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Detroit, Michigan, United States
I'm a punk rock guru from Detroit. Part skinhead, part crusty, part metalhead, part hardcore kid, part party kid, 100% punk rocker.

Wednesday, February 13, 2013

Brain F≠- Sleep Rough LP review

Brain F≠- Sleep Rough LP review
Reviewing this album is a huge task- in short, this is the most unique sounding band I have heard in a long time, and this record is the most intoxicating, catchy, flexible set of songs I’ve heard yet from a punk group.  It’s hard to say anything bad about this LP- it’s just about perfect, front to back.  The only complaint I can register is the inability to read/decipher the lyrics to the songs in the insert printed on the record sleeve.  Everything else is… utterly superb- the sound is unique, as in a type of sound not previously used by a preceding band.  Vague influences do resonate, but this is so loosely intertwined that it’s impossible to compare to any established sound.  In fact, I doubt this is a sound able to be successfully replicated.  Regardless, what is this breakthrough sound composed of?  Without a doubt, it is an energetic punk sound, but it falls short of being hardcore, hitting a X-Ray Spex, Buzzcocks, or Ramones-like tempo and fluctuating therein.  The overall sound of the band is a fast-paced garage-influenced punk rock, but not nearly as simple as that.  The songs are filled with multiple parts with different riffs, and still have the essence of a traditional song; it’s weird without being incomprehensibly bizarre.
The vocals… they used dual vocals, though Elise is the main singer and Nick (the guitarist) swishes in as a compliment to her, the low pitch to her rich, higher range singing voice.  The two voices are traditional highs and lows, but it feels like something more- yin and yang.  Nick is the chiming voice of logic, the one telling you to slow down, to stop and think; it’s the gruff sound of unwanted truths, while Elise’s voice is one of intoxication, freedom, elation, the endless curiosity pushing to expand the horizons of the mind.  Her voice is almost angelic, one likely heard upon overdosing on drugs and dying slowly but painlessly- it’s soothing and relaxing, though subconsciously so.  “Sleep Rough” and “Hand’s in the Jar” are the strongest examples of her voice’s features, and “V-2” incorporates dual vocals in the most successful manner.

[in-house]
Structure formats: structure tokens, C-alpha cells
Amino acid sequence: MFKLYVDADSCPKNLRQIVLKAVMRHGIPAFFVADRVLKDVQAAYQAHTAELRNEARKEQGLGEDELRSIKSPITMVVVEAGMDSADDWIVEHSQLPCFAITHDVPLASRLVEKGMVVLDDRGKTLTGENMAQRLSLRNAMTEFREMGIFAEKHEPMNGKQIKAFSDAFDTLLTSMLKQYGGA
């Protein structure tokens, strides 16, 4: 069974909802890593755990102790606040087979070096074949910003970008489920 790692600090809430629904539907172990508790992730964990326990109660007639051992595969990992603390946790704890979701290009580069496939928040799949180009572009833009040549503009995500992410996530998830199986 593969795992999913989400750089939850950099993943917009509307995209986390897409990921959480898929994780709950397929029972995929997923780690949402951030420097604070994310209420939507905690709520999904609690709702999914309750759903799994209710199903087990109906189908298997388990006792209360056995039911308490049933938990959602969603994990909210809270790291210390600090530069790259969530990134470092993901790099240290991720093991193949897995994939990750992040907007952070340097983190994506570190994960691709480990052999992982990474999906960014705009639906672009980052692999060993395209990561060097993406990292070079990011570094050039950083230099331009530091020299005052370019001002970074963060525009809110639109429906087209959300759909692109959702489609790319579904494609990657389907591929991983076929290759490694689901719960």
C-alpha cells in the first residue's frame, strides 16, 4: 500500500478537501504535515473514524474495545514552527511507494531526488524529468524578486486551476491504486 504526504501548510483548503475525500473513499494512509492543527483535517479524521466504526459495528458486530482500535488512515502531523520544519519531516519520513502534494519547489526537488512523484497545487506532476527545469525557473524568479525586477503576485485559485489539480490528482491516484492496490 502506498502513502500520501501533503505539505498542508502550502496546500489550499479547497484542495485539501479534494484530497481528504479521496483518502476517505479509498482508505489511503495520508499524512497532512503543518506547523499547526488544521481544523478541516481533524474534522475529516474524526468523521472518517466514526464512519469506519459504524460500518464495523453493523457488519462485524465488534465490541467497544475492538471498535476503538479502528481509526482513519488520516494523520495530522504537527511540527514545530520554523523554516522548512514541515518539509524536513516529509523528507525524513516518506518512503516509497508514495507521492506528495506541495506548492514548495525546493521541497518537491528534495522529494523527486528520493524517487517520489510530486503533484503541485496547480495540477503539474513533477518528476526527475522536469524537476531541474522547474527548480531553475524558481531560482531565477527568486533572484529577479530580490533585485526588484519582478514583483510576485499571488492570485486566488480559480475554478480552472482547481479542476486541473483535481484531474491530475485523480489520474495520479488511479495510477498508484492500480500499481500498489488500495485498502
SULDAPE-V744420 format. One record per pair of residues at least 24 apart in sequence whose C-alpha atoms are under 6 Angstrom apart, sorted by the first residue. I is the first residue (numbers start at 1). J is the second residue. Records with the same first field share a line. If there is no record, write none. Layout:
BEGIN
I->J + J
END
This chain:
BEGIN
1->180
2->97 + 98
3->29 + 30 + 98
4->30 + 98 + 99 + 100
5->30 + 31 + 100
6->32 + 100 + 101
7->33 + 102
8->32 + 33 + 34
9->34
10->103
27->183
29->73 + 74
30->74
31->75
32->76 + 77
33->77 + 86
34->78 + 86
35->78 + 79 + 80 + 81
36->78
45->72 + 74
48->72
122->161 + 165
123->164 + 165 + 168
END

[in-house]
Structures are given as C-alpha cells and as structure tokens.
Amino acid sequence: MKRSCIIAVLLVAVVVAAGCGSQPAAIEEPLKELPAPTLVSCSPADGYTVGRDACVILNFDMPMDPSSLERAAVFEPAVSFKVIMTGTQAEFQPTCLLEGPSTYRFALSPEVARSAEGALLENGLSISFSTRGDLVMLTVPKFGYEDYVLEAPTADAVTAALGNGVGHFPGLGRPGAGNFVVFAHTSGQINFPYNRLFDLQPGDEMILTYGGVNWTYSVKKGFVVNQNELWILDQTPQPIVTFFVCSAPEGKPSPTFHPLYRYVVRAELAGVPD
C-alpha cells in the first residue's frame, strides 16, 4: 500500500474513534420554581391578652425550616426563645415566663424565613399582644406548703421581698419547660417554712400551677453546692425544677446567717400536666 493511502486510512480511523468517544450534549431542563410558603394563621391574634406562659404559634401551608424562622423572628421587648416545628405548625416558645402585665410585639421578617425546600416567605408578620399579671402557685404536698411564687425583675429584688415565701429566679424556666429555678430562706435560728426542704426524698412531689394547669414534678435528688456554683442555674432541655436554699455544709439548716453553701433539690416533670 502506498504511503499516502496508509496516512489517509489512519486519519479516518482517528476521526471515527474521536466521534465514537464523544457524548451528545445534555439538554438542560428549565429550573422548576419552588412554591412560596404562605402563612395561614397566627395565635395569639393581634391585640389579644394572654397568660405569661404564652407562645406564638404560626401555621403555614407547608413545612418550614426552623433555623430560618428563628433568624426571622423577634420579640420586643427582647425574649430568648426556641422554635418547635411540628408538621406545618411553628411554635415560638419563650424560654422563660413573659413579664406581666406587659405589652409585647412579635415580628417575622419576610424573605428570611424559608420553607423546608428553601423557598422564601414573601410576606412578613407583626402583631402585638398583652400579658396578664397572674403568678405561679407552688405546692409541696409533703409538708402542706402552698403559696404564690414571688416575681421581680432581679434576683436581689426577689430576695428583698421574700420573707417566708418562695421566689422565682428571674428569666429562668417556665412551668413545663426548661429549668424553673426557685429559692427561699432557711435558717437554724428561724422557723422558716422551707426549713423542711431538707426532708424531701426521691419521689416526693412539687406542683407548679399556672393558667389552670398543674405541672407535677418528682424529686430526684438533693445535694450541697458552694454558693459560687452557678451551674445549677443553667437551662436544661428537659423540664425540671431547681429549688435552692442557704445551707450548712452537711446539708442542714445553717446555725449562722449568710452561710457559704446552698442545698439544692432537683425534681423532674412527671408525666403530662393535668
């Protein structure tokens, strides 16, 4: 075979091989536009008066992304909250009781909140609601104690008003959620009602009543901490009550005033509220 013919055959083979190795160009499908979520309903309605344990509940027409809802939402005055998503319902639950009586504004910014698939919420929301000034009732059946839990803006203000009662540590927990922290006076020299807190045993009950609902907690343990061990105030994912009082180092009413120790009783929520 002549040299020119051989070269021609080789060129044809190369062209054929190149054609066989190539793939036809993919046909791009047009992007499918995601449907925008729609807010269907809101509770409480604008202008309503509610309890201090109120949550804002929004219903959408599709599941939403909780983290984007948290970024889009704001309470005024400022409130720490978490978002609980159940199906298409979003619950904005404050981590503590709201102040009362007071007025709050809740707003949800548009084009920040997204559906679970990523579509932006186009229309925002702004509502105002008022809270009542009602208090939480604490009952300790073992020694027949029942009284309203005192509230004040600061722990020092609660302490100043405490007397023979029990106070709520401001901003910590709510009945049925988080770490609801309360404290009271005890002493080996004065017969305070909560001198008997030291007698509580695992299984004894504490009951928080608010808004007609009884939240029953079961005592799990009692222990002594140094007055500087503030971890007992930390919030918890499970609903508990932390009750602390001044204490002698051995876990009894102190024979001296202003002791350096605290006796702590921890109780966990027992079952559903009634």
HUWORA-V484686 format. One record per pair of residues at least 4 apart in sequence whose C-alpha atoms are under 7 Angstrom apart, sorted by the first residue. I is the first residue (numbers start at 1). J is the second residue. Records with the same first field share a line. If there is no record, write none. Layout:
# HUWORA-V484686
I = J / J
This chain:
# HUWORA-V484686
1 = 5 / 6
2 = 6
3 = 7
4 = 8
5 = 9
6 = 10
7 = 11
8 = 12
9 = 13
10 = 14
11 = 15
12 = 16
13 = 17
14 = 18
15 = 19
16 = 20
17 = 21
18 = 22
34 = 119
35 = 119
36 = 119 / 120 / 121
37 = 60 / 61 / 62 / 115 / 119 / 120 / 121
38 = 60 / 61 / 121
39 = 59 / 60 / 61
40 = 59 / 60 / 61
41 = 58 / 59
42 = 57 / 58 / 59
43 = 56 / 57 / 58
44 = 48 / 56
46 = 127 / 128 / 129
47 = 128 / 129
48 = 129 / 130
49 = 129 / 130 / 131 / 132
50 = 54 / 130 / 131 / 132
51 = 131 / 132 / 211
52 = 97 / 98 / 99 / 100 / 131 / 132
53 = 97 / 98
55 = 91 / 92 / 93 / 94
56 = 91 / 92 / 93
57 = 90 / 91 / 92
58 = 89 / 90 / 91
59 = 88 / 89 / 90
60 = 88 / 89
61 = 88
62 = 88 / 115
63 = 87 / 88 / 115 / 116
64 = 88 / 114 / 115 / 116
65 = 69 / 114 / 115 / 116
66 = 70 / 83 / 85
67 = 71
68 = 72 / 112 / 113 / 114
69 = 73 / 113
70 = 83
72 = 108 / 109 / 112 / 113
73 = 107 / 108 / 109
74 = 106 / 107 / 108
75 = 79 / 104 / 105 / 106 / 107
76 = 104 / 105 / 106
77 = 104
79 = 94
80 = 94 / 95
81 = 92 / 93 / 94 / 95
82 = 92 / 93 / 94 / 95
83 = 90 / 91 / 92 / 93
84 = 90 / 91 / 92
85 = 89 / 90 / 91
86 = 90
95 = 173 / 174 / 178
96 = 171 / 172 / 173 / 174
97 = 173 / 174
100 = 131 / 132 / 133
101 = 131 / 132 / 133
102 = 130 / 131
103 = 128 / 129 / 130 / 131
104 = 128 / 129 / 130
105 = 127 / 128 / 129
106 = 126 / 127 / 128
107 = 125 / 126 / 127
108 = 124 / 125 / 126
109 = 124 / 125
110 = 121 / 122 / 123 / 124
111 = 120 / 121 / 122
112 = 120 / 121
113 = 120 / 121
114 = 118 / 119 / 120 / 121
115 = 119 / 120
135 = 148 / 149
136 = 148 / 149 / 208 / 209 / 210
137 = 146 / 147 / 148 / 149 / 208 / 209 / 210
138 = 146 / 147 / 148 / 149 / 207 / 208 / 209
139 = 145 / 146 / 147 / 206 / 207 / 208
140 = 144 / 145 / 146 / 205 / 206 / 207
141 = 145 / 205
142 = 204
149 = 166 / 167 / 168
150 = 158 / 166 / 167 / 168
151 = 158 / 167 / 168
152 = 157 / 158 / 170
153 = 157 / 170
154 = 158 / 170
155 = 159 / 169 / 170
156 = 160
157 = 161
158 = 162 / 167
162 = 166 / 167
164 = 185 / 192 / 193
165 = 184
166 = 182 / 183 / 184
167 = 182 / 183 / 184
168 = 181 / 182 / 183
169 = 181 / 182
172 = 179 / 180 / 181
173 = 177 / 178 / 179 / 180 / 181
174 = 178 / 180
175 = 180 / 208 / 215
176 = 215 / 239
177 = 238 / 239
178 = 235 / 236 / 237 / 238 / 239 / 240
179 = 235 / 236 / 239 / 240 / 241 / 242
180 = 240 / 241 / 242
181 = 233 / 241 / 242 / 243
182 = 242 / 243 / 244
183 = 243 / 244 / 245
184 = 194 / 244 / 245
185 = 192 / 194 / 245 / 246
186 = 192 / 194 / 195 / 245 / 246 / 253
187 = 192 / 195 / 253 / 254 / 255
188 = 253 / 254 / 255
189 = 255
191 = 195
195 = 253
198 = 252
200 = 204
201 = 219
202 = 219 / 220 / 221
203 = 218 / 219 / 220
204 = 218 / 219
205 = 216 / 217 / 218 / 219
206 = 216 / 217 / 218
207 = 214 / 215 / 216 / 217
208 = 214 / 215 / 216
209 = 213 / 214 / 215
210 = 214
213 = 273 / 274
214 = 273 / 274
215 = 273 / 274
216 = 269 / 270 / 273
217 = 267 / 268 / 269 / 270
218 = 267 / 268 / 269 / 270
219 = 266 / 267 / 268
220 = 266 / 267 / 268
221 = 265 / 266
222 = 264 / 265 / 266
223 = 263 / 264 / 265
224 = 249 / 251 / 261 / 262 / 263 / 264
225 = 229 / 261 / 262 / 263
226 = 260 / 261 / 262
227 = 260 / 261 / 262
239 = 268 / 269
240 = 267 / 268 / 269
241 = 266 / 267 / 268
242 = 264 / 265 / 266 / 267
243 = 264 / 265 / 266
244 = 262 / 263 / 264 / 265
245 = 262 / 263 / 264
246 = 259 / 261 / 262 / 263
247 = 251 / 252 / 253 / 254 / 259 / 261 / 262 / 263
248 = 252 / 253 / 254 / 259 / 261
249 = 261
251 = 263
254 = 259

The guitar is a humming buzz of waves and troughs of distinct clarity and distant cacophony, so to speak.  Sometimes, it is the driving force behind the songs- other times, that force is the drums, which are always in the background, despite being a strong force of the band- not a lacking influence, just not a primary, direct one.  “No More/More” is the song most indicative of a smooth, driving, energetic, minimalistic guitar sound, though the title track is another good candidate for this as well. 
The bass is not quite as moving of an instrument, but it serves as a compliment to the other two.  The catchiness of traditional garage bands is well-noted in “Marathon Tops” and “Connerie”, being hookier and more repetitious in rhythm.  The lyrics written are easily memorable and not far removed from pop music in their generalization of being relatable and their double-layered mix of simplicity and complexity- not ones spent hours dwelling on, but rather singing.
I still feel that not all has been said- I don’t think there’s a way to say everything there is to say about this record; one of the most enjoyable, unique, and fascinating records I have heard to date.
-Aunty Social

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